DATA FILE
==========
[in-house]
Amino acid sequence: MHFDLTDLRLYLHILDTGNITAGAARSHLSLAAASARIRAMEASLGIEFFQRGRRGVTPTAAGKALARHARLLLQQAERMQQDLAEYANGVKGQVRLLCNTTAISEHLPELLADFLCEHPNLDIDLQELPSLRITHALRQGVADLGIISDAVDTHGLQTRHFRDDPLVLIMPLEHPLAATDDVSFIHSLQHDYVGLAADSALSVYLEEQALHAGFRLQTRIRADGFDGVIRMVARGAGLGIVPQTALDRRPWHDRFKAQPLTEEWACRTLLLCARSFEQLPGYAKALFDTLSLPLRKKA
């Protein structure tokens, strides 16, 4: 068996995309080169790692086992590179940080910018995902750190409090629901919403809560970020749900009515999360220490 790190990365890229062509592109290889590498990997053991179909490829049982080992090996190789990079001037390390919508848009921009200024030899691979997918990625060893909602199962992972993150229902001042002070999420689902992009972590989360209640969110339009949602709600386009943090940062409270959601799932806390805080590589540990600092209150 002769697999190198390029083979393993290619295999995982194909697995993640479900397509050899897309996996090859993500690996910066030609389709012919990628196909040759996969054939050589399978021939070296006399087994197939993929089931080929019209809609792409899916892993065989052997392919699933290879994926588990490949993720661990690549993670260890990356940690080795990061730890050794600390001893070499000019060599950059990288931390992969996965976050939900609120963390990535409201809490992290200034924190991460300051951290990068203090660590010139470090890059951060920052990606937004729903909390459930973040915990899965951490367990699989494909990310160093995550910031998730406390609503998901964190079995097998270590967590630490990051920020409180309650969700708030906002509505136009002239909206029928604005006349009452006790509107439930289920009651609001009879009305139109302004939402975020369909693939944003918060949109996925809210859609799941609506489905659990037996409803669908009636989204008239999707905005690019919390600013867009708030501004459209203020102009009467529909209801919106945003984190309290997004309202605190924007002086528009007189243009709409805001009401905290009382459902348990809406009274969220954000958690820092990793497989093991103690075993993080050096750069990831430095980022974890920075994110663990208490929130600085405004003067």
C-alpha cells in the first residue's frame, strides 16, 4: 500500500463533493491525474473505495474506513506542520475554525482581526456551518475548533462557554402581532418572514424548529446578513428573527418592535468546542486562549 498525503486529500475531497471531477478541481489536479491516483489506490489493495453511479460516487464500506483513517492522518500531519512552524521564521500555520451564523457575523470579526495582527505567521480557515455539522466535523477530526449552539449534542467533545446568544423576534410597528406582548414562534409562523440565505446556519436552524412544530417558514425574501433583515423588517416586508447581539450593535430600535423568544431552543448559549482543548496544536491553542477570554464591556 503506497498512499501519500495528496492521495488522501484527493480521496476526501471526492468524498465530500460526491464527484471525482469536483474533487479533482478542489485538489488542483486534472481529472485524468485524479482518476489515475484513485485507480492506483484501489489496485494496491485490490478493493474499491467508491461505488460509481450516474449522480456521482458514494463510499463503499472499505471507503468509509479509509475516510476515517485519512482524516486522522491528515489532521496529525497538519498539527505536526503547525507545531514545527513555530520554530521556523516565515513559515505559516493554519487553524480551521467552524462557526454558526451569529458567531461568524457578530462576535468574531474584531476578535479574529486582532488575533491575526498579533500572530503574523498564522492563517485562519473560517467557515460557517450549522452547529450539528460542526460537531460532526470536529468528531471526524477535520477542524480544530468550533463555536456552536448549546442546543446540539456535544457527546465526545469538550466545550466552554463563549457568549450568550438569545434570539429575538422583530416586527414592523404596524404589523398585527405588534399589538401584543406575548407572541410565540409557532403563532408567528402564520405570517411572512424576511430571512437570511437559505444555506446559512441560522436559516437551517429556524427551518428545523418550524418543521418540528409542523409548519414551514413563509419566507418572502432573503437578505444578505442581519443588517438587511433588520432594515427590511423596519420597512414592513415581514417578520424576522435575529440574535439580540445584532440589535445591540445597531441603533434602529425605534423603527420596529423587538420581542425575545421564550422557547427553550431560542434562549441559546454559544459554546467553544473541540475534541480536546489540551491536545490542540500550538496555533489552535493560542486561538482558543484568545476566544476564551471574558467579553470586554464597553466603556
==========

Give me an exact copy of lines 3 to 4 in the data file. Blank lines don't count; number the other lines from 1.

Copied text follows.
């Protein structure tokens, strides 16, 4: 068996995309080169790692086992590179940080910018995902750190409090629901919403809560970020749900009515999360220490 790190990365890229062509592109290889590498990997053991179909490829049982080992090996190789990079001037390390919508848009921009200024030899691979997918990625060893909602199962992972993150229902001042002070999420689902992009972590989360209640969110339009949602709600386009943090940062409270959601799932806390805080590589540990600092209150 002769697999190198390029083979393993290619295999995982194909697995993640479900397509050899897309996996090859993500690996910066030609389709012919990628196909040759996969054939050589399978021939070296006399087994197939993929089931080929019209809609792409899916892993065989052997392919699933290879994926588990490949993720661990690549993670260890990356940690080795990061730890050794600390001893070499000019060599950059990288931390992969996965976050939900609120963390990535409201809490992290200034924190991460300051951290990068203090660590010139470090890059951060920052990606937004729903909390459930973040915990899965951490367990699989494909990310160093995550910031998730406390609503998901964190079995097998270590967590630490990051920020409180309650969700708030906002509505136009002239909206029928604005006349009452006790509107439930289920009651609001009879009305139109302004939402975020369909693939944003918060949109996925809210859609799941609506489905659990037996409803669908009636989204008239999707905005690019919390600013867009708030501004459209203020102009009467529909209801919106945003984190309290997004309202605190924007002086528009007189243009709409805001009401905290009382459902348990809406009274969220954000958690820092990793497989093991103690075993993080050096750069990831430095980022974890920075994110663990208490929130600085405004003067």
C-alpha cells in the first residue's frame, strides 16, 4: 500500500463533493491525474473505495474506513506542520475554525482581526456551518475548533462557554402581532418572514424548529446578513428573527418592535468546542486562549 498525503486529500475531497471531477478541481489536479491516483489506490489493495453511479460516487464500506483513517492522518500531519512552524521564521500555520451564523457575523470579526495582527505567521480557515455539522466535523477530526449552539449534542467533545446568544423576534410597528406582548414562534409562523440565505446556519436552524412544530417558514425574501433583515423588517416586508447581539450593535430600535423568544431552543448559549482543548496544536491553542477570554464591556 503506497498512499501519500495528496492521495488522501484527493480521496476526501471526492468524498465530500460526491464527484471525482469536483474533487479533482478542489485538489488542483486534472481529472485524468485524479482518476489515475484513485485507480492506483484501489489496485494496491485490490478493493474499491467508491461505488460509481450516474449522480456521482458514494463510499463503499472499505471507503468509509479509509475516510476515517485519512482524516486522522491528515489532521496529525497538519498539527505536526503547525507545531514545527513555530520554530521556523516565515513559515505559516493554519487553524480551521467552524462557526454558526451569529458567531461568524457578530462576535468574531474584531476578535479574529486582532488575533491575526498579533500572530503574523498564522492563517485562519473560517467557515460557517450549522452547529450539528460542526460537531460532526470536529468528531471526524477535520477542524480544530468550533463555536456552536448549546442546543446540539456535544457527546465526545469538550466545550466552554463563549457568549450568550438569545434570539429575538422583530416586527414592523404596524404589523398585527405588534399589538401584543406575548407572541410565540409557532403563532408567528402564520405570517411572512424576511430571512437570511437559505444555506446559512441560522436559516437551517429556524427551518428545523418550524418543521418540528409542523409548519414551514413563509419566507418572502432573503437578505444578505442581519443588517438587511433588520432594515427590511423596519420597512414592513415581514417578520424576522435575529440574535439580540445584532440589535445591540445597531441603533434602529425605534423603527420596529423587538420581542425575545421564550422557547427553550431560542434562549441559546454559544459554546467553544473541540475534541480536546489540551491536545490542540500550538496555533489552535493560542486561538482558543484568545476566544476564551471574558467579553470586554464597553466603556